Today is World Food Day. Here, GAIN’s Marti van Liere, Bonnie McClafferty, and Greg S. Garrett provide an insight into why they think the foods that make up our diets are, far too often, inadequate.
The food system is failing nutrition. The way we are producing, storing, transporting, marketing and consuming foods is undermining any advances made in improving health outcomes around the world. The numbers speak for themselves.
Despite our advances in agricultural productivity, a little less than 800 million people still remain hungry. Forty-five percent of all deaths of children under five are linked to undernutrition. Hundreds of millions of people continue to suffer from the absence of micronutrients in their diets — a hidden hunger – which debilitates whole societies. By 2030 global obesity and overweight may sky rocket to 3 billion people. The new reality is that there is no longer a country in the world that does not suffer from some form of malnutrition, and low quality diets are now considered the number one risk factor for human health.
Most of the overnutrition as well as the undernutrition problems in the world can be brought back to the fact that the foods we eat, are either too rich in certain elements — such as saturated fats or sugar — or they are too poor in others, lacking important vitamins or minerals.
These unacceptable statistics are well-known to the medical and public health community. Our doctors and dieticians recommend healthy foods to lower our cholesterol, or to lose weight and government-led campaigns promote healthy eating habits and dietary diversity.
But is it even possible to choose the healthier option? Are these foods available, and are they affordable to those that need them most?
To ensure that more people have access to and will consume more nutritious diets, we need to not only target the producers of foods, such as the farmers and farm input suppliers, or consumers who are at the receiving end of the food value chain, but we must address the entire food system.
Without a nutrition driven food system, we are in real danger of distributing food products, practices, and aspirations that are nothing short of health hazards. If we are not careful, strained health systems around the world will now need to add to their responsibility, the burden and treatment of diet related illness brought on by shattered diets and a defective food system.
A food systems approach is needed to address under and over nutrition because sustainable nutritious food production on its own is essential, but not sufficient to solve the global malnutrition. Simply put, more food and higher yields are a long way from the mouth of hungry mothers, adolescent girls, children and infants.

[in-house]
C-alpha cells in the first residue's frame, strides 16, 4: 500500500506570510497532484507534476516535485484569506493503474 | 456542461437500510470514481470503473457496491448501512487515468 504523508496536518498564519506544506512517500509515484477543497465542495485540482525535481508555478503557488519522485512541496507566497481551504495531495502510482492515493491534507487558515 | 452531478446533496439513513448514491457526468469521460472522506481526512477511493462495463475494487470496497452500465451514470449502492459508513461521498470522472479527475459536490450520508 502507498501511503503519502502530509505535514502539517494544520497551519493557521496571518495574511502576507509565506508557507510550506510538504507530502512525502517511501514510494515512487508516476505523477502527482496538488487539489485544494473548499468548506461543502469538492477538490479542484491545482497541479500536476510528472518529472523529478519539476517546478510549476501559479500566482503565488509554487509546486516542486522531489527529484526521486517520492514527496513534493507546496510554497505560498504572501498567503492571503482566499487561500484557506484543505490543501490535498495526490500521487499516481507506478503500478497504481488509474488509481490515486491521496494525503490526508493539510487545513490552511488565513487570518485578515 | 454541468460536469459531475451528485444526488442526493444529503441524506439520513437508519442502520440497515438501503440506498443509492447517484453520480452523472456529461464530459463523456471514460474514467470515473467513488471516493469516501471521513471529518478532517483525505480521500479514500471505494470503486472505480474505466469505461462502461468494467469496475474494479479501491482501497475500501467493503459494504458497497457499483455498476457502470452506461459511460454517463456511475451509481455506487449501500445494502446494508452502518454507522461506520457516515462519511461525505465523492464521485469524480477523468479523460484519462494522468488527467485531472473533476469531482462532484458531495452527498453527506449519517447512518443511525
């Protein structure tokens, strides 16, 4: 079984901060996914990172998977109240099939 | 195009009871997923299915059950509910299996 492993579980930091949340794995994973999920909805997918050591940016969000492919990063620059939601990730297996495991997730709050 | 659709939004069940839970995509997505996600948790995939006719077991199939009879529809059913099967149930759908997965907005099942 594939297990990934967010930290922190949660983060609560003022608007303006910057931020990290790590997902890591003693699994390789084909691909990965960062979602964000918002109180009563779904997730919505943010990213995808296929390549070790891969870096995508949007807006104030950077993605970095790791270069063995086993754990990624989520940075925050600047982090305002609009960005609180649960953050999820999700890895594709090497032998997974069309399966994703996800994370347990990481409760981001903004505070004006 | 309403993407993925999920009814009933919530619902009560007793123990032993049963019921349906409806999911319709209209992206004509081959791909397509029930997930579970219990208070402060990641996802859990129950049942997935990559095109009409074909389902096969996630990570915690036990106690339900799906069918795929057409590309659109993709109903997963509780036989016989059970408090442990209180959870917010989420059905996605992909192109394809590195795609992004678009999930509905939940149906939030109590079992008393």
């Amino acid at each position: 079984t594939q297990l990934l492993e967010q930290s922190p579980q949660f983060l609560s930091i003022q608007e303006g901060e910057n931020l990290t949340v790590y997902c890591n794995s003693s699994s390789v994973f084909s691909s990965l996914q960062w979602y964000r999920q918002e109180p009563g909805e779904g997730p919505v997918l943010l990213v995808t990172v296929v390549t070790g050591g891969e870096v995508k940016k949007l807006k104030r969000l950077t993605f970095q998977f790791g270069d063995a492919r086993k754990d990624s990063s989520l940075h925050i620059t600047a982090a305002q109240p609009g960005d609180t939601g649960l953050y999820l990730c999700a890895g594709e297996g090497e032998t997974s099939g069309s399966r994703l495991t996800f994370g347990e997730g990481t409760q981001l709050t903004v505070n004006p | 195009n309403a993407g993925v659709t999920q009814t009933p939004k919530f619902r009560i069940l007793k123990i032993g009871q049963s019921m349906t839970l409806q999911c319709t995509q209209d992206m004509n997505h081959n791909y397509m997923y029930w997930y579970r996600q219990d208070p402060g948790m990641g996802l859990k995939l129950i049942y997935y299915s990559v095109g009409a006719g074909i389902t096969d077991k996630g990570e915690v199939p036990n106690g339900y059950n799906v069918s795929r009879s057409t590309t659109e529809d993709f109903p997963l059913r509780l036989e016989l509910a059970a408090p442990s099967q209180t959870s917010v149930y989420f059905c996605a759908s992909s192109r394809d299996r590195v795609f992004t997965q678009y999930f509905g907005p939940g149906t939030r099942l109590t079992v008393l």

Starting with the consumer and the need to generate demand for more safe and nutritious foods, GAIN – with its alliance of partners – is working hard to unlock obstacles in the systems. We are addressing these with innovative, sustainable solutions in partnership with actors along the nutritious food supply chains from food processors, cold chain warehousing, distributors, wholesalers and retailers, to regulators and policy makers, not forgetting the farmer herself.
According to the World Bank, consumers at the Bottom of the Pyramid, both rural and urban, spend $3.5 trillion on food every year and this is expected to grow. In an increasingly urbanized world, the urban poor and families make choices based on what is available in the market at affordable prices and even poor rural famers often rely on markets to purchase their food.
Some of our projects focus on bringing nutritious foods to markets. For example, the Marketplace for Nutritious Foods is designed as an innovation hub, to support promising business plans of local enterpreneurs that want to increase access to nutritious, safe and affordable foods for low-income consumers. A successful example is the VEGMAN, a company in Mozambique, which has developed a vertically integrated business model that oversees everything from vegetable production to wholesale and retail, and has increased access to a diversity of nutritious vegetables to Mozambican consumers at low prices.
Not only farmers, but also women are at the heart of the food system. In rural Rajasthan, India, women groups have been trained to produce fortified blended foods. These foods are purchased by the State’s social welfare program, which then distributes take home rations to mothers and children. This project is giving tens of thousands of women access to nutritious complementary foods for their babies, aged 6 to 23 months, needed in addition to breastmilk. Currently, similar women groups are being set up in the Indian States of Karnataka and Bihar.
By working together with our partners, GAIN’s programs have led to safer and more nutritious foods available to hundreds of millions of individuals through more sustainable food systems in low- and middle-income countries. Making our diets and food systems more nutritious will in turn lead to better health, educability and productivity for entire communities.